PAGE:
Absolutely. A recent conchrane reveiw on prayer andsurgery failed to conclude that prayer can improve medical outcomes, however, there is evidence that it can affect you as a care giver and the relationship you have with patients. Read the article in the american journal of surgery march 2011 on this topic (there is a link on my profile).
Pray always. From praying (communicating with god or a supreme spiritual being) you can get motivation for your sacrifice. You can remember how others have coped with similar situations while you pray, reading spiritual books (your preferred sacred book bible, coran or alike) or while you meditate. There is some scientific evidence that meditation changes the physiology of the body against stress.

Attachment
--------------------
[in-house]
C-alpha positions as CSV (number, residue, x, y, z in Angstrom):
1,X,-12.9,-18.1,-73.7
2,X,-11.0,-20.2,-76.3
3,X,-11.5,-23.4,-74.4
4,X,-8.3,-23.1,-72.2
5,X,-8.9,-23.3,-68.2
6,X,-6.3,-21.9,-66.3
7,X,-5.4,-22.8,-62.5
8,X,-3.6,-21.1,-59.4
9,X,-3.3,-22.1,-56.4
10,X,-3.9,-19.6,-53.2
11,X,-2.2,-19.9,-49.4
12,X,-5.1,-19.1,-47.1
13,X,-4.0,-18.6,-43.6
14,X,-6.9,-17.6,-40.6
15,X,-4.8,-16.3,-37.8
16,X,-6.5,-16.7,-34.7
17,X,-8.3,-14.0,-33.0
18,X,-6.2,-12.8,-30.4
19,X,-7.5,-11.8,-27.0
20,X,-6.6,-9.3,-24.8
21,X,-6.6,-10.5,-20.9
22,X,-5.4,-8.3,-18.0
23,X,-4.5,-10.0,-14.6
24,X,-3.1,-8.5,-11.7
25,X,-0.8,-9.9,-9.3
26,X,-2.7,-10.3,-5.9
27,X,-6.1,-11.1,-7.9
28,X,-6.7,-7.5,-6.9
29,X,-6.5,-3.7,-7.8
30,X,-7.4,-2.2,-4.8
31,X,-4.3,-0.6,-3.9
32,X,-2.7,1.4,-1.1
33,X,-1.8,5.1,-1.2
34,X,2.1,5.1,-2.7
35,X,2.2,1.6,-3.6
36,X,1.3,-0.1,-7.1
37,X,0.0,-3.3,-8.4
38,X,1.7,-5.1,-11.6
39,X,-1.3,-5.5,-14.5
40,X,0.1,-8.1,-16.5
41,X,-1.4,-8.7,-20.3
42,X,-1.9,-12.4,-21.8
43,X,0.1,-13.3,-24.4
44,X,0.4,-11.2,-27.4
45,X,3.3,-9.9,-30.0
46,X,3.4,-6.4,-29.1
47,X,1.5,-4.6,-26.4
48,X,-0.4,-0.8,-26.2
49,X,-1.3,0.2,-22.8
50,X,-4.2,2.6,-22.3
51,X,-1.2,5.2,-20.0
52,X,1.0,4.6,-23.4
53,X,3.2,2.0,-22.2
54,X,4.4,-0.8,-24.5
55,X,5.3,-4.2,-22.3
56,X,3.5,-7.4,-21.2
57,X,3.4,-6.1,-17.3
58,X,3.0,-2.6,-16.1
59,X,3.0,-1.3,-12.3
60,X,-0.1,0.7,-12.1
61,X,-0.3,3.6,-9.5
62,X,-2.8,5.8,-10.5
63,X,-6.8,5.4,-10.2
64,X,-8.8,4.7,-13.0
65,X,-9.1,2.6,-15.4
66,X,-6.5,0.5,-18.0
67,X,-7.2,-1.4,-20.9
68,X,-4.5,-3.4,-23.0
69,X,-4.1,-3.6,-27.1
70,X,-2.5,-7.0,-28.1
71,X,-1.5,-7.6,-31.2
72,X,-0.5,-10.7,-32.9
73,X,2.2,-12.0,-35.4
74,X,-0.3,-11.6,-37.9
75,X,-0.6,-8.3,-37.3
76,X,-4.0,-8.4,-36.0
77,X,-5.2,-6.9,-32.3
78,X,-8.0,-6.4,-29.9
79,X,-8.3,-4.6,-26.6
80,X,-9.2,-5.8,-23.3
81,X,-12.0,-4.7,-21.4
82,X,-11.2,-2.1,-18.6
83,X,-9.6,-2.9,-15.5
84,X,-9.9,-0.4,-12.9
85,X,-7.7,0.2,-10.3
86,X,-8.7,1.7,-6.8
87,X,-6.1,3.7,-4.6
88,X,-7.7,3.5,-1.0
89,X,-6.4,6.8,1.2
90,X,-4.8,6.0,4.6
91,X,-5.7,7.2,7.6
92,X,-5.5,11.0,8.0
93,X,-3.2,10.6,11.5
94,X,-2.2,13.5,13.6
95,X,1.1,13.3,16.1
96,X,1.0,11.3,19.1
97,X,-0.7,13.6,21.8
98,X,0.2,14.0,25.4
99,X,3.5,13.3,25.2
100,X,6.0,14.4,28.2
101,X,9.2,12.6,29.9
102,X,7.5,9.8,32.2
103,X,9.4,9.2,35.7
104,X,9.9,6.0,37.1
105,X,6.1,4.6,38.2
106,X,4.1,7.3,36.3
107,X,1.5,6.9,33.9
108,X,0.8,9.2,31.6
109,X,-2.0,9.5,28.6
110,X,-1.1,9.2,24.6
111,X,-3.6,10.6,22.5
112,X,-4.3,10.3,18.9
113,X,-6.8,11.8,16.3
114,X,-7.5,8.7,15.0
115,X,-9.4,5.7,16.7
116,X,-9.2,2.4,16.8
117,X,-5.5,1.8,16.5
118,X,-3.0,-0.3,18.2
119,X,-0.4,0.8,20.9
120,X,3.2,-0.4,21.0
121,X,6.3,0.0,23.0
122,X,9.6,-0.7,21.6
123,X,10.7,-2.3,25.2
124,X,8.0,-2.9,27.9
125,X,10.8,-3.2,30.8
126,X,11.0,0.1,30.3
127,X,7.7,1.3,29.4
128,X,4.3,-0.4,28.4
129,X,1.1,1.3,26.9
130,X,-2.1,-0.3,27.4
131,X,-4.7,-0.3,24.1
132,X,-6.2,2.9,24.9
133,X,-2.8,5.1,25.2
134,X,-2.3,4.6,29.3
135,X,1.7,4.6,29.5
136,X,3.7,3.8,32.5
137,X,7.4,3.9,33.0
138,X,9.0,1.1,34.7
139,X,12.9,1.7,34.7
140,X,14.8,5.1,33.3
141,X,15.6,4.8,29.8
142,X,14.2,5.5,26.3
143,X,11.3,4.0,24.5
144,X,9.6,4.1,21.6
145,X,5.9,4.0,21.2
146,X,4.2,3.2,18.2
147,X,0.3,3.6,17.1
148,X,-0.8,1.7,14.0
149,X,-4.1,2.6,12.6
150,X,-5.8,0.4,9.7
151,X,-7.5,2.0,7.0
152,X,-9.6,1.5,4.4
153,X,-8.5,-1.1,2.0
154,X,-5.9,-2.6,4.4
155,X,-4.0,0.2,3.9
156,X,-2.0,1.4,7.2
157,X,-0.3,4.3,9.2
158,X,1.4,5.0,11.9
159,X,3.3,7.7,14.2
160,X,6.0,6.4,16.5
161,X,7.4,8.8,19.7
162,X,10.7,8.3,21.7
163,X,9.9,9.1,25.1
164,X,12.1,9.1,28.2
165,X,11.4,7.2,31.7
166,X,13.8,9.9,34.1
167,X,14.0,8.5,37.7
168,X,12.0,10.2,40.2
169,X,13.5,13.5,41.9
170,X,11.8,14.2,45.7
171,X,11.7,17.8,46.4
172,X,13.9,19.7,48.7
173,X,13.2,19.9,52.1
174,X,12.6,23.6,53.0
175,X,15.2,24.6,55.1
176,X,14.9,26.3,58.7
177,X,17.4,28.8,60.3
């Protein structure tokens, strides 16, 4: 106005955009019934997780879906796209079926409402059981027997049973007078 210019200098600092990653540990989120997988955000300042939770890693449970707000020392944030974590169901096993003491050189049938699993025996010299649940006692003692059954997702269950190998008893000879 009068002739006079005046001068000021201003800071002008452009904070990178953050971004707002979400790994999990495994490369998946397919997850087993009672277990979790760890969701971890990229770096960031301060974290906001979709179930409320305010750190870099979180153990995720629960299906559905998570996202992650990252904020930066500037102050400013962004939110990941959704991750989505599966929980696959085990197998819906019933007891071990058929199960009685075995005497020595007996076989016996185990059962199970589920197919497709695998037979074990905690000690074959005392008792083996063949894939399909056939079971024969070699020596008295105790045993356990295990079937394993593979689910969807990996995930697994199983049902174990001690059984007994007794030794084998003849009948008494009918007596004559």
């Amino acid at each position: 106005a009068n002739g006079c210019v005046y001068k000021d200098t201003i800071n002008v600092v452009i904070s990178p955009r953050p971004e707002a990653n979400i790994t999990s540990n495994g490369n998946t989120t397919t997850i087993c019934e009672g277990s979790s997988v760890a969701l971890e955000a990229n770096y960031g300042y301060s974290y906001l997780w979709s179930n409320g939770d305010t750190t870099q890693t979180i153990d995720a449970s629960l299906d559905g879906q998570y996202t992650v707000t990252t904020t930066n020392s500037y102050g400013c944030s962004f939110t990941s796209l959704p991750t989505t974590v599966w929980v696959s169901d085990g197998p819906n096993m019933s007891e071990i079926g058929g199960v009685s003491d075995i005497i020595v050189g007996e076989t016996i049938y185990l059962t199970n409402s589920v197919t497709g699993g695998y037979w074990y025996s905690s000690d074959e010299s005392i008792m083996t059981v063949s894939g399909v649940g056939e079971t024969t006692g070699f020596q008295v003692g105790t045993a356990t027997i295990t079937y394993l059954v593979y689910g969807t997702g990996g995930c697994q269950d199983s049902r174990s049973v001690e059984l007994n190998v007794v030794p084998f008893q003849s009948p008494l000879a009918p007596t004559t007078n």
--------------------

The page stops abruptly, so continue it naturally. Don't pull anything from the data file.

Depends how you mean. Two sides to this. 1) Causality in prayer by its very nature is unprovable and therefore not documentable. Faith = belief w/o proof. 2) Prayer fulfils an emotional need for some people. The psychological benefits of prayer have been scientifically documented. Whether the object of prayer is real or not is immaterial. It's the act of prayer that effects the psychological benefits.